When it comes to your body, I think that the things you’re bad at are just as important as those you’re good at. In many ways, they may be more important. For one thing, the things you’re bad at, those that are hard for you, have much greater potential to allow for progress, both psychologically and physically.

Psychologically, it keeps you humble. There is benefit to humility, beyond keeping your ego in check. Sure, there’s that, but doing things that are a struggle instead of those sticking to those you excel at helps you realize you’re not invincible, or immortal.

Physically, doing the things you’re bad at is a pretty good way to spot (and, hopefully, correct) weaknesses. Men in particular tend to have “favorite” exercises; this can lead to imbalances and injuries. We’ve all seen the guy who loves benching neglect back or corrective work, only to mess up his shoulder.

Even those of us with more advanced training knowledge can play favorites, leading to some problems.

A good example of this is my client, Dale. He’s a pretty advanced guy of 39 that came to be to lose some fat while he’s rehabbing an injury. Dale loves—loves—deadlifts, but his back had been killing him and he needed to stop pulling for a bit, so he figured it was a good time to get lean.

When I sent Dale his fat loss program, he emailed me back to let me know that he hates single unilateral work and thinks stuff like single leg RDLs and Bulgarian split squats are dumb. This struck me as pretty funny and reminded me of my client Colin whom I profiled in Engineering the Alpha—super strong guy who hated fat loss workouts but wanted to lose fat. Using that example and Colin’s pictures, I convinced Dale to give it a shot for month.

For exactly 30 days, he had to do this thing he hated. If, at the end of the 30 day period, he still hated them, we would go a different route. This is something I call the proficiency threshold–discussed in depth below.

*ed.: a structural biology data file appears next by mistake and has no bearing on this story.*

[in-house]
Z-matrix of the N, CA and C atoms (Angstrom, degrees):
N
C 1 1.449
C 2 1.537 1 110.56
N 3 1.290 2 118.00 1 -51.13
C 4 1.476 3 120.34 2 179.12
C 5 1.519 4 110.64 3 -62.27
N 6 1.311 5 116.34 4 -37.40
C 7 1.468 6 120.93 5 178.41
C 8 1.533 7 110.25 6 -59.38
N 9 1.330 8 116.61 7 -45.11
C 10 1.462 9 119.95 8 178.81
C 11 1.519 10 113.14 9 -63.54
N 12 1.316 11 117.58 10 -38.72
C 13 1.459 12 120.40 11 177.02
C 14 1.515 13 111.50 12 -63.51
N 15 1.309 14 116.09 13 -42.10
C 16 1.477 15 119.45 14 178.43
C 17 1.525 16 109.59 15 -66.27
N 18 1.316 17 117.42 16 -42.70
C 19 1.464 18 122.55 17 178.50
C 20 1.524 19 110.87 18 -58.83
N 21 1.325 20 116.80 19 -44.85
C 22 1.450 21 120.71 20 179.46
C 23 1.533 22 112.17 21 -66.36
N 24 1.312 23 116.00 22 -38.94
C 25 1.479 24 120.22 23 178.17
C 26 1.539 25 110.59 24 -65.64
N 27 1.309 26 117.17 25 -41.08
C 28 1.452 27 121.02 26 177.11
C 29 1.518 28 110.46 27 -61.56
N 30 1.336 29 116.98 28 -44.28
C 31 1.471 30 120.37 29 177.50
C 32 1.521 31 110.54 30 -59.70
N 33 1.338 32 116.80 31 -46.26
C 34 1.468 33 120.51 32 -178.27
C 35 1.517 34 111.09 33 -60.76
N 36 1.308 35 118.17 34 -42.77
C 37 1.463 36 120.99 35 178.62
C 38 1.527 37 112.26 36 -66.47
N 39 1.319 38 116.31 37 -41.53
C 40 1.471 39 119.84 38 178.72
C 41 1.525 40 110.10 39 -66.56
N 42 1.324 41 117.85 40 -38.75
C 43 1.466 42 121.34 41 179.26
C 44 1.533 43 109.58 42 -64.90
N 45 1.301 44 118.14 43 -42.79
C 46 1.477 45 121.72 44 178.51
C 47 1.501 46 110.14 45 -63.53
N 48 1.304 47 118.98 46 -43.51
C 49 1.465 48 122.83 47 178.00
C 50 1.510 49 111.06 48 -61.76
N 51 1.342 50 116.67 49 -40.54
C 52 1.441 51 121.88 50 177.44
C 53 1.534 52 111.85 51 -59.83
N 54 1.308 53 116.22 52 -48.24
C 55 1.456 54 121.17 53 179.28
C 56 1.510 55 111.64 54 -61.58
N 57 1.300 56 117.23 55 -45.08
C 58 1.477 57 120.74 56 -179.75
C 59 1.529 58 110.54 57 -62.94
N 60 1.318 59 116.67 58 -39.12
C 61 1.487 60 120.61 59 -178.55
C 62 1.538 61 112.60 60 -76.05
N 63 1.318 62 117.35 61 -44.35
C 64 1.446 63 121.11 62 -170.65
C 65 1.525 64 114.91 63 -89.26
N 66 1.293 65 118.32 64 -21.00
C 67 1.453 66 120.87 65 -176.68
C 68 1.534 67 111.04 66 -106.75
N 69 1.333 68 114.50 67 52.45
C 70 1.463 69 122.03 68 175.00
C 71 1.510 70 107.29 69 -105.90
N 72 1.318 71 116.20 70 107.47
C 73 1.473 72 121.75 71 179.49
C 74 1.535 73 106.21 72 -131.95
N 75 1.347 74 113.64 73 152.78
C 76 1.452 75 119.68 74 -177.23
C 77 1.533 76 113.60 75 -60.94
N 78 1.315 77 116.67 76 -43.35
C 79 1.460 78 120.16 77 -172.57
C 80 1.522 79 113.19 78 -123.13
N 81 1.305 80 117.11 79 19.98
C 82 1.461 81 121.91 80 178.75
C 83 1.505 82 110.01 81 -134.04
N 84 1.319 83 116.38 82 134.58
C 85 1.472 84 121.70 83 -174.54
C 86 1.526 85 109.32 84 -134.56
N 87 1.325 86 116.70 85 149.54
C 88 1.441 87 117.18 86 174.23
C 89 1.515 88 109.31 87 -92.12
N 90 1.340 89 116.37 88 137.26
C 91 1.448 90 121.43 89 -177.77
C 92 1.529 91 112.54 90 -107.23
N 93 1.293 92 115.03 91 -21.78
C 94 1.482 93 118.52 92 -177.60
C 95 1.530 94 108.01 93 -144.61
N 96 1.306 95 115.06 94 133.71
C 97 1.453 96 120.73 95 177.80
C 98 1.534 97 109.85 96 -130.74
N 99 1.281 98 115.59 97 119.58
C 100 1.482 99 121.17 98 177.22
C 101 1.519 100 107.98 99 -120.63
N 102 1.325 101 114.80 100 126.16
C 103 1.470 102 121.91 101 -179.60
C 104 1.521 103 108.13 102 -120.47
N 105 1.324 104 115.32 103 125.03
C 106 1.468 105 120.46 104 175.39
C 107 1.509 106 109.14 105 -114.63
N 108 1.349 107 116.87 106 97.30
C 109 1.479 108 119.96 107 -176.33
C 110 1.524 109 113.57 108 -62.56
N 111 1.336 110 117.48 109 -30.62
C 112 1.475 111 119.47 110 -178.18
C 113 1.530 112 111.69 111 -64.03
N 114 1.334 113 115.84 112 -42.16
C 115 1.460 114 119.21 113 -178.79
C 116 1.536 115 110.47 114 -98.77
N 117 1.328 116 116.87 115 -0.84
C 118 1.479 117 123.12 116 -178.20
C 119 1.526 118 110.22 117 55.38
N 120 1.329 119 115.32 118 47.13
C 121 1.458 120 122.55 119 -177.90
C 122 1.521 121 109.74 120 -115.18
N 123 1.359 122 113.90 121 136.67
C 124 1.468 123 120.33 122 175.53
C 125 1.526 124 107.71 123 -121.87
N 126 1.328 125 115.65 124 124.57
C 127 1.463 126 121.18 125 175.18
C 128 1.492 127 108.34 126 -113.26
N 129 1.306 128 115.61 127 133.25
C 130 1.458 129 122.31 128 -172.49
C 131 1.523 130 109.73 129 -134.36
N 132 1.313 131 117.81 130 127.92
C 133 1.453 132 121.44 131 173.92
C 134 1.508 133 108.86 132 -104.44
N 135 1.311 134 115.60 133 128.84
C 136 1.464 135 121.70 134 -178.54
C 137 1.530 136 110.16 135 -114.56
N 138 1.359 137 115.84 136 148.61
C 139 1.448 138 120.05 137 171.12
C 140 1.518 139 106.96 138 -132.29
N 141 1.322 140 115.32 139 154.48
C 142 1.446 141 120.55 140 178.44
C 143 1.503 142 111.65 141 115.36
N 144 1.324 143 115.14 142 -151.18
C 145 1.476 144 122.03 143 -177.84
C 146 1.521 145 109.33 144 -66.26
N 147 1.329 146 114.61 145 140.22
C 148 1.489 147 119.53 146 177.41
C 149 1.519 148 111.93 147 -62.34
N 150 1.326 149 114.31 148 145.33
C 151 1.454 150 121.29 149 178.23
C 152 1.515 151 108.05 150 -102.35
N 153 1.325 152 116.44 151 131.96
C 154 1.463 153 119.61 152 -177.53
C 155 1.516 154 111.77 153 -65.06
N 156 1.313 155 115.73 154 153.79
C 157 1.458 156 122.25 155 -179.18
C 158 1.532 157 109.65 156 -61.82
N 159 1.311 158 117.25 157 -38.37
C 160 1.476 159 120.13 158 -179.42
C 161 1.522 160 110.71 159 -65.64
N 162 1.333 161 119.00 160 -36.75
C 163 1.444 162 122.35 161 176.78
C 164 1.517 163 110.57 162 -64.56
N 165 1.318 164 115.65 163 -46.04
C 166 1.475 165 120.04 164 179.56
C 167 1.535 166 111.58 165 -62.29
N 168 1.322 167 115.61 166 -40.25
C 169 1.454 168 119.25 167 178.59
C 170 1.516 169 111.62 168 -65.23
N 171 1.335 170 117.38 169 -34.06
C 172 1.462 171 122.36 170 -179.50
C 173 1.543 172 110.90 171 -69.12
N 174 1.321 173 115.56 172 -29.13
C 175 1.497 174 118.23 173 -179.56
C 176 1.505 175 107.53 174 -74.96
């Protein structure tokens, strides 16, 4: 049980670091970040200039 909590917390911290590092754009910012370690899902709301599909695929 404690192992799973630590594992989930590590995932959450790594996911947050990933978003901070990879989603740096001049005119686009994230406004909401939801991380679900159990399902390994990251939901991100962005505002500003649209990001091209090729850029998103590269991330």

Not surprisingly, Dale wasn’t very good at single leg exercises in the beginning. His balance was wonky so he had to use lower weight. Understandably, it was frustrating for him, and I’m sure the negative association was deepening and ringing alarm bells in his head.

But, he made progress, which made him happy. Additionally, he quickly found out that he had a pretty severe strength discrepancy between his right and left leg—which was contributing to the problem in his lower back. He followed the program for a month, and at the three week point decided he didn’t hate split squats anymore. Win.

Anyway, fast-forward 4 months: lots of single leg exercises and some boring stuff later, and Dale’s lost 33 pounds, we’ve addressed some imbalances, and he’s deadlifting pain free.

In Dale’s case, doing what he hated, what he was “bad” at turned out to be exactly what he needed. And it’s probably just what you need, too.

Breaking Negative Associations

During the halcyon days of my misspent youth, I was particularly fond of the idiom, “the best way to get over one woman is to get under another one.” Crass though it is, it usually worked. Similarly, I believe that the best way to break negative associations to replace them with positive ones. And I want to teach you how to do that.

I subtitled this article why you should do stuff you’re bad at. I probably should have used the word “need” instead of should. Doing stuff you’re bad at isn’t just good for you; it’s essential for you. Even when you’re talking about something as simple as fitness, doing things you suck at isn’t just good for your body, it’s an avenue to personal growth.

And when it comes to negative experiences or associations, the best thing you can do, the most effective way to make the change, is to accept the pain. Accept the suck. Get comfortable with a little discomfort. Very simply, I believe that you need to push through until you have a positive experience. As unpleasant as this sounds, I believe that it is essential for personal growth. I also believe that trial by fire is infinitely preferable to a lifetime of avoidance.

Interestingly, despite the fact that this is one of the core tenets of my worldview, it’s only recently I have begun to think about this in terms of fitness.